Narration Story Structure

How to write a flashback scene: 7 key steps

Writing flashbacks is an important skill to master if your novel cuts across time periods or strongly features characters’ memories. Here are 7 key steps for how to write a flashback scene:

Writing flashbacks is an important skill to master if your novel cuts across time periods or strongly features characters’ memories. Here are 7 key steps for how to write a flashback scene:

How to write flashbacks:

  1. Know why your story needs a flashback
  2. Look at flashback examples in fiction for insights
  3. Choose your flashback’s time-frame
  4. List details that will be different
  5. Practice how to write flashbacks with consistent tense
  6. Decide how you will transition to flashback scenes

To unpack each step a little:

1. Know why your story needs a flashback

7 steps for writing flashbacks

In many novels, the events of the story take place chronologically, in straightforward succession from scene to scene. However, in stories involving characters’ memories or large leaps in time, flashbacks are useful for showing formative or crucial moments that drive characters’ present-time psychologies and decisions.

What is a flashback in literature?

Flashbacks are scenes inserted into the present narrative time-frame from a time period that precedes the primary story arc. A flashback example: A female narrator in her 50s describes the day her younger sibling drowned on a family vacation.

The example above strikes at something important about flashbacks: Flashbacks typically recall a scene of emotional power. They show the memories that haunt characters, although they can also be intensely happy moments.

Deciding whether or not your narrative needs a flashback

As an alternative to writing flashbacks, you can substitute exposition. Your central character can recall the day a traumatic or wonderful event happened. Yet describing the scene as though your character is living and experiencing it for the first time can be much more emotionally affecting. This allows the reader to see the pivotal story event with immediacy through your character’s eyes.

To decide whether an earlier event in your character’s backstory (e.g. witnessing a murder) needs a flashback scene, ask yourself:

  • What are the benefits of showing the reader the earlier scene through my character’s eyes?
  • Is the scene important enough to my central story arc to break from narrative continuity?
  • How will I convey to the reader that this is a flashback and not an event happening in the present time of the story?

Provided your flashback contains important clues or explanations for your characters’ personalities and/or actions, it will not make your story less cohesive. Provided that readers understand your scene is a flashback (and not present-time narration), the flashback won’t create confusion.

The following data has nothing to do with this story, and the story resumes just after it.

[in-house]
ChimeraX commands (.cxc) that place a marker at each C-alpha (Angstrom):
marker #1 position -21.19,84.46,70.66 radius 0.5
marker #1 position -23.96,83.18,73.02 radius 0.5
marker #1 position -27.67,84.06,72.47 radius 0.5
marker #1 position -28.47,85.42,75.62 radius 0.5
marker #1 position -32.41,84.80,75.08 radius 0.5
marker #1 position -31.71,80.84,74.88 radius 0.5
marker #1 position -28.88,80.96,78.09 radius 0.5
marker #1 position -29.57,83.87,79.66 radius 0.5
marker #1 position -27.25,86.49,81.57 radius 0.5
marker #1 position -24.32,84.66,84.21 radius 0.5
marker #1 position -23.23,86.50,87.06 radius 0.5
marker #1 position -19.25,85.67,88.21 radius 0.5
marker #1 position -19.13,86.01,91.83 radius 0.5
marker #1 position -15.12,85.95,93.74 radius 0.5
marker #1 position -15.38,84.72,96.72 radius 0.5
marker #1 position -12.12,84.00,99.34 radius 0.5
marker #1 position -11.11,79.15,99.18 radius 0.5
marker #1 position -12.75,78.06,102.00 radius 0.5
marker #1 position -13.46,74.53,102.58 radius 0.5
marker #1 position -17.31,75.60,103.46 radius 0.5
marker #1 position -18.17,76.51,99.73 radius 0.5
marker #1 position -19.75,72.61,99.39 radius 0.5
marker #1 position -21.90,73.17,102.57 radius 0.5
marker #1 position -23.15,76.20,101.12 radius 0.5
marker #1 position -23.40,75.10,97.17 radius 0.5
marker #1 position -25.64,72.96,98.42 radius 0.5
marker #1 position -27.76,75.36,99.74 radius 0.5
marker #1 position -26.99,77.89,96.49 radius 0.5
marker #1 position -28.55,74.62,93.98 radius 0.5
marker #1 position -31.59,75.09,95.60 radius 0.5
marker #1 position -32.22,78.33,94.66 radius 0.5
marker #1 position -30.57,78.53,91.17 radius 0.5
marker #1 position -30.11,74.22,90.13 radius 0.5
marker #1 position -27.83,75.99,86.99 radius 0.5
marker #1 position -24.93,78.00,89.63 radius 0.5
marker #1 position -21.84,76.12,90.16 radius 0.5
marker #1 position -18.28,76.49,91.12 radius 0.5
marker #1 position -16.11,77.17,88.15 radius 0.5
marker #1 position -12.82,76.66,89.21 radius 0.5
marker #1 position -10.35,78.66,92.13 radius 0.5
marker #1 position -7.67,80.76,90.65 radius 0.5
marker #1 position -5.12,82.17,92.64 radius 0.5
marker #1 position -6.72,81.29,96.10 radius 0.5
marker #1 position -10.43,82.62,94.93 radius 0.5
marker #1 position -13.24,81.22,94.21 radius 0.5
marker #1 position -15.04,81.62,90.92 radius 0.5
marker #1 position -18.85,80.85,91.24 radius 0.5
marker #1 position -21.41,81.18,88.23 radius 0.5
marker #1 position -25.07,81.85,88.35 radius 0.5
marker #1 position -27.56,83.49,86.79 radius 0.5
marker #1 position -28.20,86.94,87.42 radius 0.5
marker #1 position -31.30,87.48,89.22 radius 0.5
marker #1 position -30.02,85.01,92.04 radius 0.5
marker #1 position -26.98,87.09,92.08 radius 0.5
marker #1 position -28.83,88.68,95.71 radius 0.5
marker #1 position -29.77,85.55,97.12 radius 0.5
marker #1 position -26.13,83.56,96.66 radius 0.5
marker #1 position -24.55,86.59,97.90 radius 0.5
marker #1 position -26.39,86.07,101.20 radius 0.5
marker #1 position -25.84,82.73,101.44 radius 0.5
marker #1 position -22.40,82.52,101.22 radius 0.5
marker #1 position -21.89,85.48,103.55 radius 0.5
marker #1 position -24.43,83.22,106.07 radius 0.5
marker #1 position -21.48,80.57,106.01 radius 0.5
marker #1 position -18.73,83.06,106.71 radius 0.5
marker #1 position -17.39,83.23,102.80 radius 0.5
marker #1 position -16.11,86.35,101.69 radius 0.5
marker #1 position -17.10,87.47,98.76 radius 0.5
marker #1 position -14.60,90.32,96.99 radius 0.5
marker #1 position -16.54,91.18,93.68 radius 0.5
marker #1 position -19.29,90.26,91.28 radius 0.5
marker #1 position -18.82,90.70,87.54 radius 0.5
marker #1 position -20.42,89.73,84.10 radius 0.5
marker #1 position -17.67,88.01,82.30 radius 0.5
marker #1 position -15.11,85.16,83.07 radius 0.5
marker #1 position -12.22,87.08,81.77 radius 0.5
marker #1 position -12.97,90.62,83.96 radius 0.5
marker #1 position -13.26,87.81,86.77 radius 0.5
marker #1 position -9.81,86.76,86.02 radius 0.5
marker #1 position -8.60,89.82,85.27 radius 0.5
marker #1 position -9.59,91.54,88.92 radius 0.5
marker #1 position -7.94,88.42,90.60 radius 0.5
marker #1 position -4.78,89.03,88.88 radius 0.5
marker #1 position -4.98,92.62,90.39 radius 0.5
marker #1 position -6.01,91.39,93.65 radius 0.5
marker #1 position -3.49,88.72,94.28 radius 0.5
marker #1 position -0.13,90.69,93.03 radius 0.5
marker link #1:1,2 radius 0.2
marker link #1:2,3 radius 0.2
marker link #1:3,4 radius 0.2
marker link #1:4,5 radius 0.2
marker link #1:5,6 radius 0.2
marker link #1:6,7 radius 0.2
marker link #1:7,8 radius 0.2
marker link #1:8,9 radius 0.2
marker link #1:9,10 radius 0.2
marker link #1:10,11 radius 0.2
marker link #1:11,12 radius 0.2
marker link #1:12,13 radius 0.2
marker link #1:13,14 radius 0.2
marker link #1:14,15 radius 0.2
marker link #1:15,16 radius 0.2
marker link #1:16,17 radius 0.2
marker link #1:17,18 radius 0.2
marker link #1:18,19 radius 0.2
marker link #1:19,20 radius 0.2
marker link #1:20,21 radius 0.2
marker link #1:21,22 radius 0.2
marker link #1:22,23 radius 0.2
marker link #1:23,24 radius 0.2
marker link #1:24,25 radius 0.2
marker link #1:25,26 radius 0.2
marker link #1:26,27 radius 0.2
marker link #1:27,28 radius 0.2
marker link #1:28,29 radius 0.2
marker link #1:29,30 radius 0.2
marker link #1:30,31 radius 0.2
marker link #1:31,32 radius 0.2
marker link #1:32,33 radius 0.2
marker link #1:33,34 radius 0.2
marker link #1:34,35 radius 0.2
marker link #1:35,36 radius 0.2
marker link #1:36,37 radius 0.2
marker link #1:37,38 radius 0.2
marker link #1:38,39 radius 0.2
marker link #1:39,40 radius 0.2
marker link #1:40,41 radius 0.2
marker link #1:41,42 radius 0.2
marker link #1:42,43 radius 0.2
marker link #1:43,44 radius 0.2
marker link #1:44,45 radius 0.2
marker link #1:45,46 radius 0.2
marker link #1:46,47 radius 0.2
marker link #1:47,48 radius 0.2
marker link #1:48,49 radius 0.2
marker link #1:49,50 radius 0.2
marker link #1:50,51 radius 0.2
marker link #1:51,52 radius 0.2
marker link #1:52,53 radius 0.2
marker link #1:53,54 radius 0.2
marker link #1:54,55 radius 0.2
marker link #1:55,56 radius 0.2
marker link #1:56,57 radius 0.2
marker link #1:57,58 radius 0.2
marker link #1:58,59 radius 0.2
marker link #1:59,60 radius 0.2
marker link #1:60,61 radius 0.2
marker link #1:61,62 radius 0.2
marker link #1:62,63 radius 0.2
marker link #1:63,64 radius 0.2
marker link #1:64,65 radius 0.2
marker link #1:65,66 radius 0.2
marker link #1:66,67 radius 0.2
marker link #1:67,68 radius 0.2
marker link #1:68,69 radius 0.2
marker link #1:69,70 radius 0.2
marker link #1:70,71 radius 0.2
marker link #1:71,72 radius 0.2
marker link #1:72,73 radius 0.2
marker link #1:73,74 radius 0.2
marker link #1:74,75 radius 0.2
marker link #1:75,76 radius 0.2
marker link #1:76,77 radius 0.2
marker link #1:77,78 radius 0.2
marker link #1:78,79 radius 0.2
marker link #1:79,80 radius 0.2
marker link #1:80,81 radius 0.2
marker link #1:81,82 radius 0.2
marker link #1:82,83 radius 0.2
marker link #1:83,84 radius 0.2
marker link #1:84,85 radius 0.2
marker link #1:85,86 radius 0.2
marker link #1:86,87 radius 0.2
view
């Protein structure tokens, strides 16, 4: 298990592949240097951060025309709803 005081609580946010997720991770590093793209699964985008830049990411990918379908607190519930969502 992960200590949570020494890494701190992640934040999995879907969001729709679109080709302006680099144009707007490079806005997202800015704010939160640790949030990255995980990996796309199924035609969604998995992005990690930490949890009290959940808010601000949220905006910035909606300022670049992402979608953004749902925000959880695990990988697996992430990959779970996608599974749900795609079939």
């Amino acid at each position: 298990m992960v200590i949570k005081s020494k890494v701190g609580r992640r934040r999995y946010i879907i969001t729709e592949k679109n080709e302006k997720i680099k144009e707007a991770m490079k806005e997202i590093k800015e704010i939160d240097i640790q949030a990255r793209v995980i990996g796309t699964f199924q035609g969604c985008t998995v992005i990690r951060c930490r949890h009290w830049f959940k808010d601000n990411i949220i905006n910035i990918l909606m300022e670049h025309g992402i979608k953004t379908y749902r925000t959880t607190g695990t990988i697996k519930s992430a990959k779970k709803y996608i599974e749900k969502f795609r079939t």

2. Look at flashback examples in fiction to get insights

Writing flashbacks is storytelling time travel. Getting it right can be hard. So research novels that use this narrative device and see how other authors approach flashbacks.

An excellent example of a flashback is the opening of F. Scott Fitzgerald’s The Great Gatsby, where the narrator Nick Carraway recalls formative advice given him by his father:

‘In my younger and more vulnerable years my father gave me some advice that I’ve been turning over in my mind ever since.
“Whenever you feel like criticizing any one,” he told me, “just remember that all the people in this world haven’t had the advantages that you’ve had.”’

From the outset, this flashback creates the impression of a character who is observant and self-aware. It also establishes one of the central themes of The Great Gatsby: How people react to their privilege or disadvantages.

This example is just a snippet of flashback. There are longer examples, too. For example, in J.K. Rowling’s Harry Potter and the Goblet of Fire, there is a scene in which Harry uses a memory-storing magical device called a ‘pensieve’ to view a court hearing that took place many years before. The hearing is crucial to understanding present narrative eventsAlthough the scene is not Harry’s own memory, it functions the same as a regular story flashback.

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3. Choose your flashback’s time-frame

When you write a flashback, it’s important to choose a reasonable time-frame for the scene. Typically, a flashback will consist of a single conversation or event that occurs over a single day. There’s nothing to say you can’t insert an entire week’s events in the middle of your story. Keeping the time frame of your flashback brief, however, will ensure the reader isn’t too distracted from the present arc of your story.

If you want to convey how an entire year in your character’s life was formative, for example, it is better to summarize this year in a few lines of expository narrative.

4. List any details that will be different during your character’s flashback

Times change. Because time isn’t static, remember to show how your characters and their circumstances are different during your flashback scene. For example, if a character living in 1999 recalls the 1960s, think about how slang, music and other cultural details differ.

A few small details (such as a song playing on the radio or a description of a period hairstyle) can signal that we’ve traveled back in narrative time. List the most significant differences between your character’s present life and their life during the time period of their flashback. Even if not all details make it into the story, it will help you strike an authentic note.

5. Learn how to write a flashback that has consistent tense

writing flashbacks - old radio

New authors especially struggle with tense. Your choices are multiple: you could write your flashback in the same tense as your present-time narrative, differentiating time periods with explicit reference to the year. For example:

‘It was November in 1960. The King’s ‘Are You Lonesome Tonight?’ was playing over the radio as we crowded around our mother’s kitchen.’

You could also write your flashback in a different tense to your main, present-time narrative. For example, if most of your novel is in recent past tense (‘The doorbell rang as I awoke’), you can switch to the present tense for your flashback scene:

‘It’s the 21st of November, 1960. The King’s ‘Are You Lonesome Tonight?’ is playing over the radio as we crowd around our mother’s kitchen.’

Whatever approach you choose, be consistent throughout your flashback scene. Pick a tense and stick with it.

6. Decide how you will transition to flashback scenes